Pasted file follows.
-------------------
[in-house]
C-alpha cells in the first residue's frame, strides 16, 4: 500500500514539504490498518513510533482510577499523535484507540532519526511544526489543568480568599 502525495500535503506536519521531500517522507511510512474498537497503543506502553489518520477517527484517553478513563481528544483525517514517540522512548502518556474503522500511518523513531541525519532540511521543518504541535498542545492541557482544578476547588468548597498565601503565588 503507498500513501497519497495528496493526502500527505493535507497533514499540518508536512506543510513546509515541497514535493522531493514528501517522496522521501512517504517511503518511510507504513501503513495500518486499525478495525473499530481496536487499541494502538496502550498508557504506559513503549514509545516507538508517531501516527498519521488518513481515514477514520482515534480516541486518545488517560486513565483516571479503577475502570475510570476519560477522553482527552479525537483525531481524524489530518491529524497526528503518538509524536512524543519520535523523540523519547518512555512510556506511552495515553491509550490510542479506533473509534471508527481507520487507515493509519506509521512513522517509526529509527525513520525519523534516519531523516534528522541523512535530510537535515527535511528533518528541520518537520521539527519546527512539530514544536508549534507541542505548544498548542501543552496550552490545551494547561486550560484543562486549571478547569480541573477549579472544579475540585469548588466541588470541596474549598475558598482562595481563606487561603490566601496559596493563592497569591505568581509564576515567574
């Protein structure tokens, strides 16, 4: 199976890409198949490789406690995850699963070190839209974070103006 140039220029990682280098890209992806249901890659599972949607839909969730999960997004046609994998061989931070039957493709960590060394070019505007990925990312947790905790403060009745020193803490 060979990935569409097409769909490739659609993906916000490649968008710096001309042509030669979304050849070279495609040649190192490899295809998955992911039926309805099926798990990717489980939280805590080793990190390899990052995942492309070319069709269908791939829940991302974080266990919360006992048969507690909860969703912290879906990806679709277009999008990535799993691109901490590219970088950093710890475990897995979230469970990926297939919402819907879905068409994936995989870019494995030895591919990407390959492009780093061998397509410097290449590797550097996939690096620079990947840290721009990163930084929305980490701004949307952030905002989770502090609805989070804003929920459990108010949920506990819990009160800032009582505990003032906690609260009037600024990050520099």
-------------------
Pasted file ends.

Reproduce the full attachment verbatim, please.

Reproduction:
[in-house]
C-alpha cells in the first residue's frame, strides 16, 4: 500500500514539504490498518513510533482510577499523535484507540532519526511544526489543568480568599 502525495500535503506536519521531500517522507511510512474498537497503543506502553489518520477517527484517553478513563481528544483525517514517540522512548502518556474503522500511518523513531541525519532540511521543518504541535498542545492541557482544578476547588468548597498565601503565588 503507498500513501497519497495528496493526502500527505493535507497533514499540518508536512506543510513546509515541497514535493522531493514528501517522496522521501512517504517511503518511510507504513501503513495500518486499525478495525473499530481496536487499541494502538496502550498508557504506559513503549514509545516507538508517531501516527498519521488518513481515514477514520482515534480516541486518545488517560486513565483516571479503577475502570475510570476519560477522553482527552479525537483525531481524524489530518491529524497526528503518538509524536512524543519520535523523540523519547518512555512510556506511552495515553491509550490510542479506533473509534471508527481507520487507515493509519506509521512513522517509526529509527525513520525519523534516519531523516534528522541523512535530510537535515527535511528533518528541520518537520521539527519546527512539530514544536508549534507541542505548544498548542501543552496550552490545551494547561486550560484543562486549571478547569480541573477549579472544579475540585469548588466541588470541596474549598475558598482562595481563606487561603490566601496559596493563592497569591505568581509564576515567574
């Protein structure tokens, strides 16, 4: 199976890409198949490789406690995850699963070190839209974070103006 140039220029990682280098890209992806249901890659599972949607839909969730999960997004046609994998061989931070039957493709960590060394070019505007990925990312947790905790403060009745020193803490 060979990935569409097409769909490739659609993906916000490649968008710096001309042509030669979304050849070279495609040649190192490899295809998955992911039926309805099926798990990717489980939280805590080793990190390899990052995942492309070319069709269908791939829940991302974080266990919360006992048969507690909860969703912290879906990806679709277009999008990535799993691109901490590219970088950093710890475990897995979230469970990926297939919402819907879905068409994936995989870019494995030895591919990407390959492009780093061998397509410097290449590797550097996939690096620079990947840290721009990163930084929305980490701004949307952030905002989770502090609805989070804003929920459990108010949920506990819990009160800032009582505990003032906690609260009037600024990050520099």